Wed 27 Jan 2016 12:48

Guadeloupe by car


Deshaie is a pretty seaside town on the NW of the island where I had the only evidence of Death in Paradise we could find in the form of six well fried fish skewered together on a pyre of salad leaves. It seems this town is used as a base by the production team and actors of the famous light hearted crime series (Death in Paradise) now in its umpteenth round and showing on British TV, but not on I-Player abroad. Much of the filming is done on a little island we can see called Kahouane and in various locations around and about.


We stirred the koi carp into a feeding frenzy at the Botanic Gardens and walked amongst some giant parrots staring at us with beady eyes from their high perches. There were plenty of luxuriant flowers, hibiscus, orchids etc and lofty old trees, big enough to be enfolded by their flying buttress roots and the waterfalls and rushing streams were refreshing to the ear but by far the best part of the day was spent getting very muddy on a forest walk.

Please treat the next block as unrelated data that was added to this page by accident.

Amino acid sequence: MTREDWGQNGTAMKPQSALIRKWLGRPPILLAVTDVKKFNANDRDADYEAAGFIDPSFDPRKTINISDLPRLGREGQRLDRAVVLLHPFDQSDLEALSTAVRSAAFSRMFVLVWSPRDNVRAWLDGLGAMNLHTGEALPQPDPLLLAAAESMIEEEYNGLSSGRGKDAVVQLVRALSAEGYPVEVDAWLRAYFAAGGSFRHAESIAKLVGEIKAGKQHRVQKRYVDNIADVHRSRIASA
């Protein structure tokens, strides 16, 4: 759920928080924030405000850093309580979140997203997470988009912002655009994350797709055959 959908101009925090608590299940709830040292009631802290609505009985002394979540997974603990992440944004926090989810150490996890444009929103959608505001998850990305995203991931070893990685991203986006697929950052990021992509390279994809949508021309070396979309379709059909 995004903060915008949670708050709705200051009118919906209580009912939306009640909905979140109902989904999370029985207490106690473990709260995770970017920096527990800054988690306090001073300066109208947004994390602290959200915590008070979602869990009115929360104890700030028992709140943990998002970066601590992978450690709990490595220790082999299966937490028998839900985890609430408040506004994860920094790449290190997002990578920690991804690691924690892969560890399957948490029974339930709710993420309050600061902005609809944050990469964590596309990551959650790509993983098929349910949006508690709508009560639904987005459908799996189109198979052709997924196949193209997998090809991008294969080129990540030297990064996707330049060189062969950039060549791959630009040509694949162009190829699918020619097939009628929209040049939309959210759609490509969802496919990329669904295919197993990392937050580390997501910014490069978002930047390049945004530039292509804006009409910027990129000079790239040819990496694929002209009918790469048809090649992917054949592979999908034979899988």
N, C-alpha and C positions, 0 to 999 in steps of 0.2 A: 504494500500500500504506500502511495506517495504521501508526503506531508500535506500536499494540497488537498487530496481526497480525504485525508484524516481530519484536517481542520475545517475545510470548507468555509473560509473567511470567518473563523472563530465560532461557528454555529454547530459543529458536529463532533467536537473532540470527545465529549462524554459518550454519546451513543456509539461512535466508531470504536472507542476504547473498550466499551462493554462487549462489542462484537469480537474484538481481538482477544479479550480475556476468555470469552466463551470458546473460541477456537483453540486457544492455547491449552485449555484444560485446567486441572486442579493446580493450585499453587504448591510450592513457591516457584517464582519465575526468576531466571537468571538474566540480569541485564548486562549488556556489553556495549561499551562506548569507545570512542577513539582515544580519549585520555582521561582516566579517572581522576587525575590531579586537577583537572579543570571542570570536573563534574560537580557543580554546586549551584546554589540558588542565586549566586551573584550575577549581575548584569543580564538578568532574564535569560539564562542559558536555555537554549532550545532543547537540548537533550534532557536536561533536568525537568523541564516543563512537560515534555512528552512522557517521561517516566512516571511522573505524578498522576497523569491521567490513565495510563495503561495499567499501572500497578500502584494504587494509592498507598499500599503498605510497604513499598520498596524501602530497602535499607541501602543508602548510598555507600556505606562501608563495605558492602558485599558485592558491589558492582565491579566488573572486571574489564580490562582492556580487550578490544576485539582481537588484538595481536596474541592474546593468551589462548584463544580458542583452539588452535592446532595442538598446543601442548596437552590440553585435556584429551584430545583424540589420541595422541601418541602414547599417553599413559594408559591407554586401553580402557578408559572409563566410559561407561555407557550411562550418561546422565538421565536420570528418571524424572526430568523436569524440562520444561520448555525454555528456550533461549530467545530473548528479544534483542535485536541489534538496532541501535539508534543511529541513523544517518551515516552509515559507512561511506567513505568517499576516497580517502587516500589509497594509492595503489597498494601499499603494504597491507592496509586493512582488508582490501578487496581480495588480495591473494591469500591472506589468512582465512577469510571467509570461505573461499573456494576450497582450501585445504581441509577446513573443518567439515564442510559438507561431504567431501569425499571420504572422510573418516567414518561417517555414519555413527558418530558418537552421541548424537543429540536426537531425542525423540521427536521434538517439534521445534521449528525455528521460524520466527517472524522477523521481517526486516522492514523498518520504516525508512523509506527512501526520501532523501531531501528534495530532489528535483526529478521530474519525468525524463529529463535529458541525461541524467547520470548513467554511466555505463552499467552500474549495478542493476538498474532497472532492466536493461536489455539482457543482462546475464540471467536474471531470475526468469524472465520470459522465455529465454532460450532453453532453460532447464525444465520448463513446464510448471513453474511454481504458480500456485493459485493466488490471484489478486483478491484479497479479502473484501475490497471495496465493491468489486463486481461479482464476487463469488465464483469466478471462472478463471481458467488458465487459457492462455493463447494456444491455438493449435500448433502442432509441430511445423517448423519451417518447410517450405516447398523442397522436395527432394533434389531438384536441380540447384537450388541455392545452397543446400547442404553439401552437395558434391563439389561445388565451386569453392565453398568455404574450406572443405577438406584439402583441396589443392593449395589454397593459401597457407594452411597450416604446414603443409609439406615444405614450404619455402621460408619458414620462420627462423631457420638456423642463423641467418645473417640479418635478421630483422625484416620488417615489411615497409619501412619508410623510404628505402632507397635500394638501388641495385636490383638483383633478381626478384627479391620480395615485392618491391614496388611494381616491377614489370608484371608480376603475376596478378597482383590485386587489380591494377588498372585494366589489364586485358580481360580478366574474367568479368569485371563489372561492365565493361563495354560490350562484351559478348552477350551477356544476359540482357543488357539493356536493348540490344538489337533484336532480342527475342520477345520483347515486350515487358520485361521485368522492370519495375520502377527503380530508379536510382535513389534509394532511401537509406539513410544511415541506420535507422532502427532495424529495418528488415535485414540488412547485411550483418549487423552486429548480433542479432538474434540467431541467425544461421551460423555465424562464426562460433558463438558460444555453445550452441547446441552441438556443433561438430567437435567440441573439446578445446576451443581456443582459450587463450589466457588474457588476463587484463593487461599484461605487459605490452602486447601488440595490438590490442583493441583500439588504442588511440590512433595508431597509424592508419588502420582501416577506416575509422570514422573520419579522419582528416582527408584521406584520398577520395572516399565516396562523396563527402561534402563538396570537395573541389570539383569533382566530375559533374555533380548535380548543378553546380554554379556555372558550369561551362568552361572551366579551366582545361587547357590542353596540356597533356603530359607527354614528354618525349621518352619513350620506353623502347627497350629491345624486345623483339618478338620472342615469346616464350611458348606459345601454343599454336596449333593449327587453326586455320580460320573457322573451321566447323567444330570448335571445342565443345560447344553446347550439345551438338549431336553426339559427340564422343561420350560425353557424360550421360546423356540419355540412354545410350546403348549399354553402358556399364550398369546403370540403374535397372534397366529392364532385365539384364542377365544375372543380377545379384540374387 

Parked beside the scenic route that traverses Basse Terre, the western island, in sandals and flip flops, we followed a little long tailed mid brown creature,  a little like a mongoose, onto the trail and in fading light set off. Little invisible frogs croaked and distant birds created our musical accompaniment and the natural knotting of roots made up our path and provided soggy but secure footfalls in between them for the ups and downs. Everything dripped giant refreshing drops of cool water and we marvelled at the enormity of leaf growth in these hot and wet conditions. I picked up a giant leaf and Rob said, “We could use that as an umbrella!”


We cleaned our shoes in the rushing river before crossing over it on the wooden suspension bridge and back on the well manicured and deep ditched forest road we headed for home.


The next morning did not start well. We were due to be donning bouyancy aids ready for our kayaking trip at 9.00am so we left the marina an hour earlier for what appeared on the map to be a straight-forward drive, past the airport to Vieux Bourg. But hey there’s a new roundabout here so we turned too early, and where are the road markings that would have stopped us continuing straight on where the main road veered left. We doubled back at least twice and by 8.38 were convinced we wouldn’t make it in time for paddle off. I held Rob’s dead mobile phone in my hand, when we needed it most it had discharged all its life like a pathetic bird. “Just keep the sun behind us babe,” I said as a last resort, when our drive disgorged us suddenly into the very shore-side car park we needed with an array of small motor boats tied to two dilapidated pontoons and a big sailing catamaran at the end. Quite how we made it to our desired location and parked up at precisely 9.01am we will never know.